We are writing today to respectfully correct the public record with regard to incorrect statements that you made in a nationally televised interview on February 5, 2016. This interview was related to the Atlantic Council’s recently published report entitled “Developing A Western Energy Strategy For The Black Sea Region And Beyond”. Your statements were made with regard to the report’s positive reference to Frontera’s announced estimates of significant natural gas resources associated with its ongoing exploration work in the Kakheti region of Georgia. As you are in a ministerial position of great public trust, numerous news agencies and social media
have subsequently replicated your recent misstatements in reaction to this report. Because of this, we want to be sure that that you and the Georgian people have the benefit of correct facts associated with our work in Georgia’s growing domestic natural gas sector:
* In your recent interview you are quoted to say, “…even Turkmenistan does not have as much volumes as were announced”. This is not correct. For example, the United States government’s Central Intelligence Agency’s World Factbook estimates Turkmenistan’s proved natural gas reserves at 626 trillion cubic feet (17.5 trillion cubic meters). By definition, gas in place would be much larger. The government of Turkmenistan reports an even larger estimate. Both assessments are far greater than our estimate of prospective natural gas resources of as much as 187 trillion cubic feet (5.31 trillion cubic meters) of gas in place related to our work in the Kakheti region.
* You also stated that “billions of investments are required to prove” the natural gas resource estimates made by Frontera. This is misleading and simply not correct. Land-based oil and gas exploration works are inherently efficient to develop, especially when they are situated in favorable geographies like that found in eastern Georgia. A great example of this is the highly efficient U.S. domestic onshore natural gas sector that has made the U.S. the world’s largest producer of natural gas in recent years. It would be very difficult to identify a similar onshore project anywhere in the world that requires billions of dollars to “prove” as you have suggested. Such a statement gives the wrong impression for the reality of our ongoing work in the Kakheti region.
* In the same interview, you indicated that Frontera’s contract is “a yearly renewable” contract with the government. This is simply not correct. As you should know, our Production Sharing Contract with the State of Georgia is a long-term contract that in no way requires annual renewal. Because of its long-term nature, this contract has been the basis for hundreds of millions of dollars of Frontera’s extensive foreign direct investment that has included acquisition and analysis of thousands of kilometers of 2D and 3D geophysical data, as well as tens of thousands of meters of new drilling data. This work has identified a significant natural gas resource for the country. Moreover, it has solidified our long-term commitment to the country’s oil and gas sector.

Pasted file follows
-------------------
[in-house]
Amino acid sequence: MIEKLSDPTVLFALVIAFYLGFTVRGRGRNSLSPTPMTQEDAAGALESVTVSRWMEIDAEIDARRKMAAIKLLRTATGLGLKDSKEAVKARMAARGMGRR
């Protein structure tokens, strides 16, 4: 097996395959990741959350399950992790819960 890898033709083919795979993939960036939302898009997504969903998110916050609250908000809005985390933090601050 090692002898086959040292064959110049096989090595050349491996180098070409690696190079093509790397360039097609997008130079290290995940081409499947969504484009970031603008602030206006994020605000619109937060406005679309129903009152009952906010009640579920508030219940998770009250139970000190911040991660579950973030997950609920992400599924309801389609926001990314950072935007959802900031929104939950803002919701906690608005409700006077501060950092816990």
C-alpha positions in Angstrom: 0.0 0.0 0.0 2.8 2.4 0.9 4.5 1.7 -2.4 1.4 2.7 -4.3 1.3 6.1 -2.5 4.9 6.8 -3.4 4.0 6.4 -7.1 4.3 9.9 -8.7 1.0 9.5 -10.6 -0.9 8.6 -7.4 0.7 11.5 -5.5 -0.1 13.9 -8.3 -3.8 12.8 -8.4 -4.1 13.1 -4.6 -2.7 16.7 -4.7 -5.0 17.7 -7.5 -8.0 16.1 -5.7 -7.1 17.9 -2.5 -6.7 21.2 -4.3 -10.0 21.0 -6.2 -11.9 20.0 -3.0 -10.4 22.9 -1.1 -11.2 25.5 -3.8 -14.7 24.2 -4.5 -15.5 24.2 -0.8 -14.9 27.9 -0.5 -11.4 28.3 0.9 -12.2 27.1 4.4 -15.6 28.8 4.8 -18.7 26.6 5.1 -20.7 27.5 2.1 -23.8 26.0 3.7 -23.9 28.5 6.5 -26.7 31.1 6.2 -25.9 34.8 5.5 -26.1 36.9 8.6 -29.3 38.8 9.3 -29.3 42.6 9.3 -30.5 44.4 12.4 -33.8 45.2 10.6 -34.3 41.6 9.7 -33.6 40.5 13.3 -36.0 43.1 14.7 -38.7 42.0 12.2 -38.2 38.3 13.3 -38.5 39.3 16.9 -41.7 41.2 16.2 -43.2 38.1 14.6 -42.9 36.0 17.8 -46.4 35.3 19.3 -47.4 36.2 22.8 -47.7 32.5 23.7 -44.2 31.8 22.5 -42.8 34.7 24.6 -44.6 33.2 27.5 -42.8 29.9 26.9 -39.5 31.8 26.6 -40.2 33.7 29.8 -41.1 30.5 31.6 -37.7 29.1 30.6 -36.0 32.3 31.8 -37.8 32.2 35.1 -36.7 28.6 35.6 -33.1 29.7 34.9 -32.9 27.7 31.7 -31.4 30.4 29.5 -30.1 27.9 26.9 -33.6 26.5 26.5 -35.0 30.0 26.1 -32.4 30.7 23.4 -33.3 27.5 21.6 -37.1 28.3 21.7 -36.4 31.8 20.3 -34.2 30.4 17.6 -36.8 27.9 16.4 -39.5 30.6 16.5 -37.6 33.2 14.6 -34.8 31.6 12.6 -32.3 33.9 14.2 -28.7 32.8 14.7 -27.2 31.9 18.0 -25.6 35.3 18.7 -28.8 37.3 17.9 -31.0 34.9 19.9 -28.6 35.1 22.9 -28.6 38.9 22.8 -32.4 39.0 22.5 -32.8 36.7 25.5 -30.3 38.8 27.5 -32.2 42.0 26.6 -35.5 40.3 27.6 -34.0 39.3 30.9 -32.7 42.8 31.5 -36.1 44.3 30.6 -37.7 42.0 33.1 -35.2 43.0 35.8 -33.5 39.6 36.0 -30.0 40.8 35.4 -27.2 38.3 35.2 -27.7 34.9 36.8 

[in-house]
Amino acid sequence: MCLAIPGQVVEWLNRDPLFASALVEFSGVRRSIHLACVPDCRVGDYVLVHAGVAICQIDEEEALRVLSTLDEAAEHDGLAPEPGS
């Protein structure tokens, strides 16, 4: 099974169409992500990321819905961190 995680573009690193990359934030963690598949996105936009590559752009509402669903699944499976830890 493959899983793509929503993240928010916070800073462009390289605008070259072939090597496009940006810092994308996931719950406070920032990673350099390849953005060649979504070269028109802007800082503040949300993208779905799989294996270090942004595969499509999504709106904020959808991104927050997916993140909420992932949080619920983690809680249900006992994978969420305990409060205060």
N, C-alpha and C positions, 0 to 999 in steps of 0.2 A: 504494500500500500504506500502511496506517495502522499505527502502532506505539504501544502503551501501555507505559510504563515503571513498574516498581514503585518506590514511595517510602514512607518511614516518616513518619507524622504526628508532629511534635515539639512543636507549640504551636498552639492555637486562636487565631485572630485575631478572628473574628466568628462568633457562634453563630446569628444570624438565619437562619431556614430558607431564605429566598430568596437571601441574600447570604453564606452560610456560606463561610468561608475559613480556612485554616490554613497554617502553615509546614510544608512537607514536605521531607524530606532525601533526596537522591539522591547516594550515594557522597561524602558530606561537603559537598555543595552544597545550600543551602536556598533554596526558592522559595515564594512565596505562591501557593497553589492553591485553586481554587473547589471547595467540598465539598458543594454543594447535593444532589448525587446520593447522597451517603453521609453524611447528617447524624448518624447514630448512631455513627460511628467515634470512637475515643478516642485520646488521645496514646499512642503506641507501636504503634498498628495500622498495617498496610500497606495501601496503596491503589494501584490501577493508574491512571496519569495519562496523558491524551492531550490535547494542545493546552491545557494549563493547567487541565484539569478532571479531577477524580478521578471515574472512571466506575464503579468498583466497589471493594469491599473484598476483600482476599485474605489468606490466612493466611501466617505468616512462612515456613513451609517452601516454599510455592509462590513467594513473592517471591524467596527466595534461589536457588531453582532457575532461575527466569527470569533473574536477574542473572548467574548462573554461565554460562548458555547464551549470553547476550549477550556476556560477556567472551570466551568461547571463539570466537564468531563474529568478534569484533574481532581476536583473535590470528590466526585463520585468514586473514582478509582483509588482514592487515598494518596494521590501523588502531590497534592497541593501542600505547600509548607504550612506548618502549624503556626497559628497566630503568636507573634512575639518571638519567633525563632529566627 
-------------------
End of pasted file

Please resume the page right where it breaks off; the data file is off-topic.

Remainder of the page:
Whether intentional or not, your interview created confusion and doubt in the arena of public opinion and we hope that this message will serve to set the record straight. Georgia has a bright future related to the development of its natural gas sector and it seems counterproductive to denigrate this fact. Frontera is very proud to be a dedicated corporate citizen of Georgia and works hard to bring the Georgian people the opportunity to benefit from development of their country’s vast natural gas resources. Given Georgia’s NATO and European Union aspirations, it is our hope that the emergence of your country’s natural gas sector will result in enhanced national security by becoming a leader in utilizing its extensive gas resources for not only its domestic needs, but also for European energy security.
The Atlantic Council’s recently published report highlights a strategic role for Georgia to play in securing Europe’s energy future and states: “What Georgia needs today is supportive leadership, especially in the Energy Ministry, that enforces government policies to open the country for exploration and production, protect property rights, and facilitate domestic distribution and exports of locally produced gas. The country also needs transparency, good governance, and the rule of law – without these, foreign investment will remain severely constrained.” It is our great hope that this will indeed occur and serve to lift all people in Georgia to a brighter economic future….
Steve C. Nicandros Zaza Mamulaishvili
Chairman of the Board of Directors Board of Directors Member
Chief Executive Officer President
Frontera Resources Corporation Frontera Resources Corporation
Houston, Texas U.S.A. Houston, Texas U.S.A.
See the letter original version
Frontera addresses Kakha Kaladze with an open letter